On appeal, Osborne argues that the State did not prove intent because Osborne “fired the gun at the ground and did not point it at the victim.” We disagree. “The offense of aggravated assault [based on OCGA § 16-5-21(a)(2) ] has two essential elements: (1) that an assault, as defined in OCGA § 16-5-20 be committed on the victim; and (2) that it was aggravated by use of a deadly weapon.” (Citation and punctuation omitted.) Matthews v. State, 224 Ga.App. 407, 408(1), 481 S.E.2d 235 (1997). OCGA § 16-5-20 provides that a person may commit assault in two ways.
First, a person commits an assault under OCGA § 16-5-20(a)(1) when the person “[a]ttempts to commit a violent injury to the person of another.” Under this subsection, “[t]he requirement of criminal intent can be satisfied by a showing of criminal negligence on the part of the [defendant]” Jordan v. State, 214 Ga.App. 598, 602(2), 448 S.E.2d 917 (1994), because “there are wanton or reckless states of mind which are sometimes the equivalent of a specific intention to injure, and which may and should be treated by the jury as amounting to such intention when productive of violence likely to result in the destruction of life, though not so resulting in the given instance.” (Citation and punctuation omitted.) Id. at 601-602, 448 S.E.2d 917.
Second, “[a] person commits an assault under OCGA § 16-5-20(a)(2) when the person commits an act which places another in reasonable apprehension of immediately receiving a violent injury. Intent to injure is not an element of aggravated assault with a deadly weapon when the assault element is predicated on OCGA § 16-5-20(a)(2).” (Citation and punctuation omitted.) Matthews, supra at 408, 481 S.E.2d 235.
Based on Jordan and Matthews, we conclude that to prove intent the State must show the defendant intended an act, which is productive of violence likely to result in the destruction of life, or which places another in a reasonable apprehension of immediately receiving a violent injury. See also OCGA § 16-2-1. In addition, the State must prove the other essential elements of aggravated assault as alleged in the indictment. Jordan, supra.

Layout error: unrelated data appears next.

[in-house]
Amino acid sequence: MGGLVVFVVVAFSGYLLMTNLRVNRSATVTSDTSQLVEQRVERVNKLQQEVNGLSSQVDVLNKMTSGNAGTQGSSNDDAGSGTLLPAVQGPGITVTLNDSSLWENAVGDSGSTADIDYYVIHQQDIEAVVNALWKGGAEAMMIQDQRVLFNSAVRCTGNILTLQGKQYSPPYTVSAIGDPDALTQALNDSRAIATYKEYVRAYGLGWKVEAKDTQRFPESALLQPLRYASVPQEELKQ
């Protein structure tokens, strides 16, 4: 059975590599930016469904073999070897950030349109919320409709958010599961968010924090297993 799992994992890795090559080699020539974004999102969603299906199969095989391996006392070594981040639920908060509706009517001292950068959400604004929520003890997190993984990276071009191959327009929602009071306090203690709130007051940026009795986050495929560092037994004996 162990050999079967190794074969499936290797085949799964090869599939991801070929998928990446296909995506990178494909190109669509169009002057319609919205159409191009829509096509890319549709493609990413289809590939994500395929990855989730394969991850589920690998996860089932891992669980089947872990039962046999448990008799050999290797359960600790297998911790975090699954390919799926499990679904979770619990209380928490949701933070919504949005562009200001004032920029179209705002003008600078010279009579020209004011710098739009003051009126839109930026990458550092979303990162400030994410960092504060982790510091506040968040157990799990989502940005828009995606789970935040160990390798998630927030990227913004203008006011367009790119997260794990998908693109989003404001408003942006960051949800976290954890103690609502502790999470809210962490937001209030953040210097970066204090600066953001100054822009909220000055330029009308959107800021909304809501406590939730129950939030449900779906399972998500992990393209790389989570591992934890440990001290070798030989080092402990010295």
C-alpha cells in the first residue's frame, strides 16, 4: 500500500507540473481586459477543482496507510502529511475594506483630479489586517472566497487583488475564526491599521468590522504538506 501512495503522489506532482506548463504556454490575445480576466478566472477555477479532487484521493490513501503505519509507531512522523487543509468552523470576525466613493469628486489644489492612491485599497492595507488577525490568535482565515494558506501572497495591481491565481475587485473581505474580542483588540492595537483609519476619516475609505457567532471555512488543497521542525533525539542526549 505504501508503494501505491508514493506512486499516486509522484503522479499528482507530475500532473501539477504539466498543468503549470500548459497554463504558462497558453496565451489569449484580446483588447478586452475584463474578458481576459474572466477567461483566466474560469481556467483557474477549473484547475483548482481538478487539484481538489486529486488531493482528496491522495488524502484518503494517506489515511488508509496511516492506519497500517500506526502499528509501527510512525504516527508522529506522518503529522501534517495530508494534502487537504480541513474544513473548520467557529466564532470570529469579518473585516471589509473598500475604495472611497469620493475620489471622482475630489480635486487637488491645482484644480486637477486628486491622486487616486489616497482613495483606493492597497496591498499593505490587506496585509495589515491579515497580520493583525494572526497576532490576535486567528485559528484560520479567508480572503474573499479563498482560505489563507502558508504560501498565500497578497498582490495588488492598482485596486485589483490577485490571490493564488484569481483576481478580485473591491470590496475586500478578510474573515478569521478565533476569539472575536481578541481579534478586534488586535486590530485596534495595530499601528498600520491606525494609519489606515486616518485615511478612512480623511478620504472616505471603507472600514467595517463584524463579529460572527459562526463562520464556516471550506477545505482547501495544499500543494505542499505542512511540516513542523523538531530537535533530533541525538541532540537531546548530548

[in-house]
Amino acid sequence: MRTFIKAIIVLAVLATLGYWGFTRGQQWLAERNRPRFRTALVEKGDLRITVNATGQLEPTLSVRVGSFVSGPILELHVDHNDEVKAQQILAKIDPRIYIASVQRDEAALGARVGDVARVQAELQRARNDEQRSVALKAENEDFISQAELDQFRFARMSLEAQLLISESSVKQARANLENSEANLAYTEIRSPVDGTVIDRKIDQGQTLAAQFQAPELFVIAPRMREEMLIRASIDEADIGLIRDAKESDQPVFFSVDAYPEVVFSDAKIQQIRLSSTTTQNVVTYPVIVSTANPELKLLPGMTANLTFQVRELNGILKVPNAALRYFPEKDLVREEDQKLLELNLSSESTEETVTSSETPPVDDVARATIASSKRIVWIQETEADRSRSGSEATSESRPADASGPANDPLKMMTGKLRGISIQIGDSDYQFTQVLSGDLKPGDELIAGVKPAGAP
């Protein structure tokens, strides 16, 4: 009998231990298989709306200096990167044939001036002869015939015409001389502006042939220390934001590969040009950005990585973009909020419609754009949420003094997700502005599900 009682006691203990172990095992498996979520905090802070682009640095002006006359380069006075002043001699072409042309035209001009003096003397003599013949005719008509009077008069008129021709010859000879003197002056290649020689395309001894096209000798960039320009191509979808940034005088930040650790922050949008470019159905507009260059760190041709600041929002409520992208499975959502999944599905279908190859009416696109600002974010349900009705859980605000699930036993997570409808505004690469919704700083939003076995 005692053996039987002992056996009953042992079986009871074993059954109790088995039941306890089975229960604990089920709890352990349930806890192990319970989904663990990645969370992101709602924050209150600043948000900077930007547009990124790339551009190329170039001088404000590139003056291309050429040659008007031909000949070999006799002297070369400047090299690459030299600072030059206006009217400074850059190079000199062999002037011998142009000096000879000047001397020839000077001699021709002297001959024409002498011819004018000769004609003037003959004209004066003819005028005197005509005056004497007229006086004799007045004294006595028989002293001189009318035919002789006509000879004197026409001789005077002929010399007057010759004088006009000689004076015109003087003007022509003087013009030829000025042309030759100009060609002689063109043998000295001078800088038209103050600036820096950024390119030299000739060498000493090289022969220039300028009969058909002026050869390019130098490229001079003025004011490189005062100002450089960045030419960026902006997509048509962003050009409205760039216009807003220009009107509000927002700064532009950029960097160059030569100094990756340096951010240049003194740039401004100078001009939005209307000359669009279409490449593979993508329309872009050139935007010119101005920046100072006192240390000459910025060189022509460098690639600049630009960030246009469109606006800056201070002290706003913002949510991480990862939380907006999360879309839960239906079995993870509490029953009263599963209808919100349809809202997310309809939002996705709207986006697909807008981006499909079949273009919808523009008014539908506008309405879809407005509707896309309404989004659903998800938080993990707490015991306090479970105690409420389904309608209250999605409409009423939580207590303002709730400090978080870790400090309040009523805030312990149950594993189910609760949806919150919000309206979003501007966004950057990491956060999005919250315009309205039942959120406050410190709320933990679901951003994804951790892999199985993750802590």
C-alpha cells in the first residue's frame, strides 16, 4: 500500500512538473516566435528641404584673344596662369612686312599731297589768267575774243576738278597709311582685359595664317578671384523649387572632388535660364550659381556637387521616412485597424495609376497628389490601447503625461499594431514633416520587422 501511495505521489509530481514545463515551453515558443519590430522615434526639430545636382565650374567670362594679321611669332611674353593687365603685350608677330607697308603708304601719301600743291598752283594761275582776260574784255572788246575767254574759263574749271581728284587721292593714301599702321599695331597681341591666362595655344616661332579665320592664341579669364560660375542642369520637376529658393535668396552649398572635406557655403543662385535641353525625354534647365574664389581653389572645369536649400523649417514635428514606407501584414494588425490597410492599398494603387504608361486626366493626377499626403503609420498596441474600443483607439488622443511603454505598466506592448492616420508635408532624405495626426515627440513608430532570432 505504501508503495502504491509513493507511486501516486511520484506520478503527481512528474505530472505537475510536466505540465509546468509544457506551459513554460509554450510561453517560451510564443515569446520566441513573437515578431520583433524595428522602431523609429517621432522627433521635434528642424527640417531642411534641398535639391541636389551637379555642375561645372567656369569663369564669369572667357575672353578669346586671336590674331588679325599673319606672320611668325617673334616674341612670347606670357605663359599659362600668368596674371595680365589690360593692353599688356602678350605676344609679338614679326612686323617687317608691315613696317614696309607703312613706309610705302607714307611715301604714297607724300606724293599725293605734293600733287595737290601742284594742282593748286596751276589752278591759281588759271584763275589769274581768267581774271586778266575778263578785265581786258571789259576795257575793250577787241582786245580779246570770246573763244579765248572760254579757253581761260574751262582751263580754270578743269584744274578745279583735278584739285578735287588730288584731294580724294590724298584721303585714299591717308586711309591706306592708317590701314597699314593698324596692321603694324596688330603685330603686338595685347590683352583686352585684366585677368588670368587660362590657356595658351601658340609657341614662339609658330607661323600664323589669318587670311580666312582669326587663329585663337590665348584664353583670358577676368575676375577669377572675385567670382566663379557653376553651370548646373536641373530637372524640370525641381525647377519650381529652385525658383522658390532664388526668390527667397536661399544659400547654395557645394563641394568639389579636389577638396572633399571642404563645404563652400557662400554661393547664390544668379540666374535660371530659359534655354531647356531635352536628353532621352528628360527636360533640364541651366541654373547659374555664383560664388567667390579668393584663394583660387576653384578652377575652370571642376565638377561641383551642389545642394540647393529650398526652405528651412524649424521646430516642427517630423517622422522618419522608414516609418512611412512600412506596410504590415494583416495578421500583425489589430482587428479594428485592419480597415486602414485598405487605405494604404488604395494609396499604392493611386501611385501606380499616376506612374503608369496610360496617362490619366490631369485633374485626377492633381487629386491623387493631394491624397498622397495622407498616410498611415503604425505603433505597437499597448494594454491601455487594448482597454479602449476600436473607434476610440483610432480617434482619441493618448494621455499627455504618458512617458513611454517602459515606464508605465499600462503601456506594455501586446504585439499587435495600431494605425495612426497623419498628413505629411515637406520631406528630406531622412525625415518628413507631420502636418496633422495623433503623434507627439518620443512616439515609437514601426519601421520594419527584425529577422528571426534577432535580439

In this case, the State alleges in the indictment that Osborne “did unlawfully ․ make an assault upon the person of [J.R.], with a handgun, a deadly weapon․” We previously have held that “[t]his sufficiently charges an assault by way of either manner contained in the simple assault statute․” Jordan, supra at 601, 448 S.E.2d 917. The State did not present evidence that J.R. was “in reasonable apprehension of immediately receiving a violent injury,” pursuant to OCGA § 16-5-20(a)(2), which does not require that Osborne intend to injure. Nevertheless, the State presented evidence that Osborne, either with intent to injure or in a criminally negligent manner, attempted to commit a violent injury to J.R., pursuant to OCGA § 16-5-20(a)(1). See Jordan, supra. On appeal, we will not determine or question how the jury resolved any apparent conflicts or uncertainties in the evidence regarding Osborne's intent. See Royal v. State, 217 Ga.App. 459, 460(1), 458 S.E.2d 366 (1995). Thus, after viewing the evidence in the light most favorable to support the jury's verdict, we conclude that on this record there was sufficient evidence for a rational trier of fact to find beyond a reasonable doubt that Osborne was guilty of aggravated assault. See Jackson v. Virginia, supra.
BIRDSONG, P.J., and ELDRIDGE, J., concur.